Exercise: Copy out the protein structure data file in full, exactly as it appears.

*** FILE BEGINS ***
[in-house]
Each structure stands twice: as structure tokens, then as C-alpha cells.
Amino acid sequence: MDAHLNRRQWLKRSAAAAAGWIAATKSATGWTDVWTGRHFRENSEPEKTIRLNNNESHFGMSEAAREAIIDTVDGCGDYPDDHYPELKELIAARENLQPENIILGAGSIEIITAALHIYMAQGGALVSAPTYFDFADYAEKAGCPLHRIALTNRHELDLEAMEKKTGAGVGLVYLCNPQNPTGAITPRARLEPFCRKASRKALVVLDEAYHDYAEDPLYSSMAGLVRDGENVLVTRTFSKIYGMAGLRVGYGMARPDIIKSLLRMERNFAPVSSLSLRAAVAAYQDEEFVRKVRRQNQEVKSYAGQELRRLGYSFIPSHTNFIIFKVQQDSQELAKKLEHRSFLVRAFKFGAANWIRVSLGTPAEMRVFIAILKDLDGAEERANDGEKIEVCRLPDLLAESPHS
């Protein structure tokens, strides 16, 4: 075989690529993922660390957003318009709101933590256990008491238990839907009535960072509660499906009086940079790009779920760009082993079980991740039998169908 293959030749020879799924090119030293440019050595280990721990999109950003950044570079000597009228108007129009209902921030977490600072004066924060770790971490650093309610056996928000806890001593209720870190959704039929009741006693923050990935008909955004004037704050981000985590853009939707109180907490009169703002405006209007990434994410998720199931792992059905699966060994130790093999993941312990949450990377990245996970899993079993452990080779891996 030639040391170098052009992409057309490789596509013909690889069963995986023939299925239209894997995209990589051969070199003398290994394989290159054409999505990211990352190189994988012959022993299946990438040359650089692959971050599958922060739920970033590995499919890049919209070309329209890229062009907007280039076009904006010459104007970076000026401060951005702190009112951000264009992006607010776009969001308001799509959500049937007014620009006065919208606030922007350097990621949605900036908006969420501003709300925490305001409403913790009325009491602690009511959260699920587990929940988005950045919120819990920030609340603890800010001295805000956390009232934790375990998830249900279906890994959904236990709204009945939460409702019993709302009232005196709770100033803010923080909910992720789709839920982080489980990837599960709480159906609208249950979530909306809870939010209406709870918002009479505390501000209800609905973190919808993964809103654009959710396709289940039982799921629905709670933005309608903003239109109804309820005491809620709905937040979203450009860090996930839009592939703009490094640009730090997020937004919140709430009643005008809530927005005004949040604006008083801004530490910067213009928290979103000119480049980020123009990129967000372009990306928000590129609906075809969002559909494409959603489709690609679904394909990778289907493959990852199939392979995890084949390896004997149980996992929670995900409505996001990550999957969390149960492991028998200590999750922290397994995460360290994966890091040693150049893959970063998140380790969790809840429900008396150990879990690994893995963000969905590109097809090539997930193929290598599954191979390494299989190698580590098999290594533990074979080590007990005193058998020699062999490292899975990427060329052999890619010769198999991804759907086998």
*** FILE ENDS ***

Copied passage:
[in-house]
Each structure stands twice: as structure tokens, then as C-alpha cells.
Amino acid sequence: MDAHLNRRQWLKRSAAAAAGWIAATKSATGWTDVWTGRHFRENSEPEKTIRLNNNESHFGMSEAAREAIIDTVDGCGDYPDDHYPELKELIAARENLQPENIILGAGSIEIITAALHIYMAQGGALVSAPTYFDFADYAEKAGCPLHRIALTNRHELDLEAMEKKTGAGVGLVYLCNPQNPTGAITPRARLEPFCRKASRKALVVLDEAYHDYAEDPLYSSMAGLVRDGENVLVTRTFSKIYGMAGLRVGYGMARPDIIKSLLRMERNFAPVSSLSLRAAVAAYQDEEFVRKVRRQNQEVKSYAGQELRRLGYSFIPSHTNFIIFKVQQDSQELAKKLEHRSFLVRAFKFGAANWIRVSLGTPAEMRVFIAILKDLDGAEERANDGEKIEVCRLPDLLAESPHS
């Protein structure tokens, strides 16, 4: 075989690529993922660390957003318009709101933590256990008491238990839907009535960072509660499906009086940079790009779920760009082993079980991740039998169908 293959030749020879799924090119030293440019050595280990721990999109950003950044570079000597009228108007129009209902921030977490600072004066924060770790971490650093309610056996928000806890001593209720870190959704039929009741006693923050990935008909955004004037704050981000985590853009939707109180907490009169703002405006209007990434994410998720199931792992059905699966060994130790093999993941312990949450990377990245996970899993079993452990080779891996 030639040391170098052009992409057309490789596509013909690889069963995986023939299925239209894997995209990589051969070199003398290994394989290159054409999505990211990352190189994988012959022993299946990438040359650089692959971050599958922060739920970033590995499919890049919209070309329209890229062009907007280039076009904006010459104007970076000026401060951005702190009112951000264009992006607010776009969001308001799509959500049937007014620009006065919208606030922007350097990621949605900036908006969420501003709300925490305001409403913790009325009491602690009511959260699920587990929940988005950045919120819990920030609340603890800010001295805000956390009232934790375990998830249900279906890994959904236990709204009945939460409702019993709302009232005196709770100033803010923080909910992720789709839920982080489980990837599960709480159906609208249950979530909306809870939010209406709870918002009479505390501000209800609905973190919808993964809103654009959710396709289940039982799921629905709670933005309608903003239109109804309820005491809620709905937040979203450009860090996930839009592939703009490094640009730090997020937004919140709430009643005008809530927005005004949040604006008083801004530490910067213009928290979103000119480049980020123009990129967000372009990306928000590129609906075809969002559909494409959603489709690609679904394909990778289907493959990852199939392979995890084949390896004997149980996992929670995900409505996001990550999957969390149960492991028998200590999750922290397994995460360290994966890091040693150049893959970063998140380790969790809840429900008396150990879990690994893995963000969905590109097809090539997930193929290598599954191979390494299989190698580590098999290594533990074979080590007990005193058998020699062999490292899975990427060329052999890619010769198999991804759907086998």